Newspaper Page Text
M'ARTHUR, YINTON COUNTY, OHIO: WEDNESDAY, MAY 29, 1872.
X FuLlIiber and Proprietor, J
11.50 PER TEAR, 1
I Ii Advanos .
Railway Time. Marietta & Cincinnati Rail Road.
Railway Time. Marietta & Cincinnati Rail Road. TIME TABLE.
On i.ndftr Nov. 19 , 1871, Train will
. run follows:
'4 : : i ' U ! j
tfa . , -'-"'"T . Ml,.
fc-' i i eo eirHHt2J''
: :5 : ; :
i a : :
siJOiin .bo j g .a
to w . o a V3
" & e
5 0.9 w5 pa- ? S
v i f' w ic o se t-1- t-V' 2 so
" " H
CIXCIVNWn KXPHK-SH will run dally
A tl ll.An,.l .... ,1 .. II . nvilnnf LI ii ...l.i if
niNCINtJ ATI KXI'ftKKS KAHT imikes no
utop hotwoon HiuiKlmi una AIhciim.
1.15 i. i.
9.15 A. M.
0:00 A. M,
l'Jfl P. M.
Trains Connect at Loveland
Fur all iiolnti mi tliR l.lltlu Miami It.illvoiul.nnil
at uw in it i'i'i"in mcmiiii'i luiuroiiu juiio
tiou for till poinU Weit.,
W. W: PKAlinpY,
WimUr of Tftinipurtdtloni
BALTIMORE & OHIO RAILROAD.
Great National Short Line Route
East and West.
Only Direct Route to the National
Capitol and Eastward.
On mi'l lifter Jtninluy, Nurcmliur 10, Tniin
viii run lift HIIIOWX
... . Dopui't
ll irpi-r'K Kerry. ...
Wiisliinxtnii ,1 uuu'n.
., Dl'IKIl t
H urpitr'a Perry..,.
(1 3fl I'm
. 8:80 "
1 :W Pm
1 :40 Am
0 :15 I'm
Pullman Palaoj Drawing Boom Slooplnj Cars,
Whlrli are list cnmfortiililo, rlc(itiilly furnlslicj,
nml ii!tnostfliii:il to n 11 ni-Kiii, union nllTraliiH
tVnin Olnclmiiitl to niiUliiiimi mul Wiishlnirton.
Si'oSi'.lio lulu of M.ii'li'tlu nml Clniilnniiil Hnll
w:iv fur tiinu uf arriving ami departing frum
Tlie iiilvniitimnii of tills wuto over all others
In, Hint It ulvus nil traveler linMlnit tliroiiRh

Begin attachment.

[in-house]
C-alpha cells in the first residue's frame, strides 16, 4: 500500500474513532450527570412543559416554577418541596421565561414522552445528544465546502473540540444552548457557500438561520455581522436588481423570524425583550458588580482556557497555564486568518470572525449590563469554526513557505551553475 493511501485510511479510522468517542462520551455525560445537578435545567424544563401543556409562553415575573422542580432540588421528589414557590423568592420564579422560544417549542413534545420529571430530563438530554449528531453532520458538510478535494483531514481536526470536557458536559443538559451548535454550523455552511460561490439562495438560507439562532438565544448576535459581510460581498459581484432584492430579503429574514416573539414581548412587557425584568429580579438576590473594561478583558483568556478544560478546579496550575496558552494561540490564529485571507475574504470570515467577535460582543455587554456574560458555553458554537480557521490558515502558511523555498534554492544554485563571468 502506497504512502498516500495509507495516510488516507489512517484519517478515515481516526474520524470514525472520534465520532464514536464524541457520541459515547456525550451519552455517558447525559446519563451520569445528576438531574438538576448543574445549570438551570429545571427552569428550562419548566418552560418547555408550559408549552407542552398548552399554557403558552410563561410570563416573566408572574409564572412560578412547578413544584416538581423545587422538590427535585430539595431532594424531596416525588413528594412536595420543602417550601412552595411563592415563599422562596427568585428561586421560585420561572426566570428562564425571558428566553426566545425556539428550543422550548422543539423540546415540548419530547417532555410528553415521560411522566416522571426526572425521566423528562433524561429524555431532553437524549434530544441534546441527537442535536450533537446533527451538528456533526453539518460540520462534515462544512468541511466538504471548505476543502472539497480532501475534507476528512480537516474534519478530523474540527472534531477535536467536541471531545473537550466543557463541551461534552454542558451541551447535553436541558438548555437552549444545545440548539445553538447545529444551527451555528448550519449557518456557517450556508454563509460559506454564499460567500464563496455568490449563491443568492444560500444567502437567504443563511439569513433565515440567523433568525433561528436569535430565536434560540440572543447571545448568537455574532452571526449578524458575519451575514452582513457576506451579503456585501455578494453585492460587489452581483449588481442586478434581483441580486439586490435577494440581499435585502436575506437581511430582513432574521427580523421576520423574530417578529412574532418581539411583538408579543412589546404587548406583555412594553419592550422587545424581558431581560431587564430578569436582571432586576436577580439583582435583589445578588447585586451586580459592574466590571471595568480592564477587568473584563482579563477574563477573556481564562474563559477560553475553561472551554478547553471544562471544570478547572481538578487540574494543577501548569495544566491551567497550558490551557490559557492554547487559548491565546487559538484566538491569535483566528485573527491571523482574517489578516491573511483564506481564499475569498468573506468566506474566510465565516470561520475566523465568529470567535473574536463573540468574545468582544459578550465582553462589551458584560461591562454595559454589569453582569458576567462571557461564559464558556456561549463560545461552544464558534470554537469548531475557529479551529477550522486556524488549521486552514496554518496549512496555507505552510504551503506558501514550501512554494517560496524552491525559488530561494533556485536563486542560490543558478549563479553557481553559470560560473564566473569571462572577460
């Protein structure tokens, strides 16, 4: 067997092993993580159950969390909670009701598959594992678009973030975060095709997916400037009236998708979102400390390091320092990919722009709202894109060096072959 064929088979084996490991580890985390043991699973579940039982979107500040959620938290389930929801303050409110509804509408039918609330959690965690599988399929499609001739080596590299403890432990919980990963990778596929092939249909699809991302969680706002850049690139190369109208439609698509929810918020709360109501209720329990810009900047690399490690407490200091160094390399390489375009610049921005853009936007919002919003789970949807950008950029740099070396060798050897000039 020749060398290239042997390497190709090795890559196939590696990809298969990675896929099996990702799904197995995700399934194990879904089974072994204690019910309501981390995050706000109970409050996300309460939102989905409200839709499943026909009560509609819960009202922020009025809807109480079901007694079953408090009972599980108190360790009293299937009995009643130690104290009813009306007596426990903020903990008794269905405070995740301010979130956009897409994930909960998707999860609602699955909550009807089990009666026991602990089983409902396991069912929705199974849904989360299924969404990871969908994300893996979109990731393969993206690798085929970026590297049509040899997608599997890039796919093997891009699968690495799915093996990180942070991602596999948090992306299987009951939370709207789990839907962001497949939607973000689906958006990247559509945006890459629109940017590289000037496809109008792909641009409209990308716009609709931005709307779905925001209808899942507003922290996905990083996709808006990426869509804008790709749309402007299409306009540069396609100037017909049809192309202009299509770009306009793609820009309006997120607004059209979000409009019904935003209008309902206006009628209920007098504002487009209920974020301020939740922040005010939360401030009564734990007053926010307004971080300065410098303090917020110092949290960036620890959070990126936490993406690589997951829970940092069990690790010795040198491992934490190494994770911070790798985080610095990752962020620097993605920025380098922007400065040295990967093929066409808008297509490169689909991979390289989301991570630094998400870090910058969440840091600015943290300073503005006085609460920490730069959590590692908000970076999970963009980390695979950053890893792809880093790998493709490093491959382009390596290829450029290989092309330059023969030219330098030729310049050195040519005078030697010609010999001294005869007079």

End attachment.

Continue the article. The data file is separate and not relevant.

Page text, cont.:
linked tlia prlvlleire of vlsllln Iliilllinoro,
riilliiilelililii. mul tlm Natlniml Oiipitol tree.
i'iineqiili'.kur anil 1'Htea of faro lower tliaii by
nnv ntlior lino.
Tim ajuini'i'v ttlontr Hils ltnllwny Is not oquulotl
for gntnduiir on tills tontlncnt.
0 10 Am II 00 I'm
.'111 I'm H II.") A in
A ll " I OH I'm
II. JO ' 4 13 Pm
0 50 " 4 0") "
II 110 ' 0 15"
3 85 Am II m"
115 " (115 Am
12 1'( Pm H 30 Am
100 Am II 45 Pill
7 15 " 8 00
8 50 " 4 08 Am
D 17 ' 4 25 "
I2 01AII1 712 '
S4Piil II 0.) '
12 an " tm "
TO SHIPPErToF FJIEXOHT
This lino oO'imk luiierior Inilncomcntfl tlie
rrtl.eAlielnjr oiio-llilnl lower toainl fi-iim lloxton,
Now York, or any othur Knstern point. In or
ilorliir goo'U nf iinydinorlptliin from tliu KiiHt.
it Ivoillnwtlonii to kIiIii efilliiltlnioro A Ohio
)L lt.,niill In Hlilpnlim IC;ist nlvo mimndlnmtloiiii.
KrtdKlit8lili)ped by till route will liavo den
Jmtoli, and lie liunilled wltli enrn and suvo
iliippora miieh ninncy. J. L. WILSON,
Hon. Freluht Az't, HiilMmnrn,
Ii. M. COLR.
B. B. JONES, Oon. Tleknt A't, HiiHimorC
Qen. Pass. Aif't., Oinulnnatl.
Indianapolis, Cincinnati & Lafayette
GREAT THROUGH PASSENGER RAILWAY
To all Points West, Northwest
THIS IS THE SHORT LINE VIA INDIANAPOLIS.
. ThoOrnat TIu'oiirIi Mall and Kxprons Pns
nnitm' Lino to Ht,. Louis, Kansas Cltv. St.
.tosejili, Denver, Han Krannlscii, ami all points
iir Missouri, Kansas and Colorado.
nolli, Ijafavette, Terro limits, CamlirldKO
City, SprliiKlleld, Poorla, lluillilon, Oliloauo,
Mlfwiiukeo, 81, Paul, and nil points In tlio
Tlm Indianapolis, Cincinnati ami Tmfayotto
Hail mail, with Its connections, now nll'ors pas
senrfors inoie f.iolll tli'H la Tlironuli Oonnh and
Hlooiilim liar Hervleo than any othur line from
Cincinnati, linvlnir tlio ailvanlatfo. of Thmuirh
lullv Oui'H from OlnelnnnU to Ht Louis, Kan
as Olty.HL. .Insopli, l'ciirla.Durllnirtim.Clilcsuo,
Omilu, and alt Inlormudlatu points, prosentlns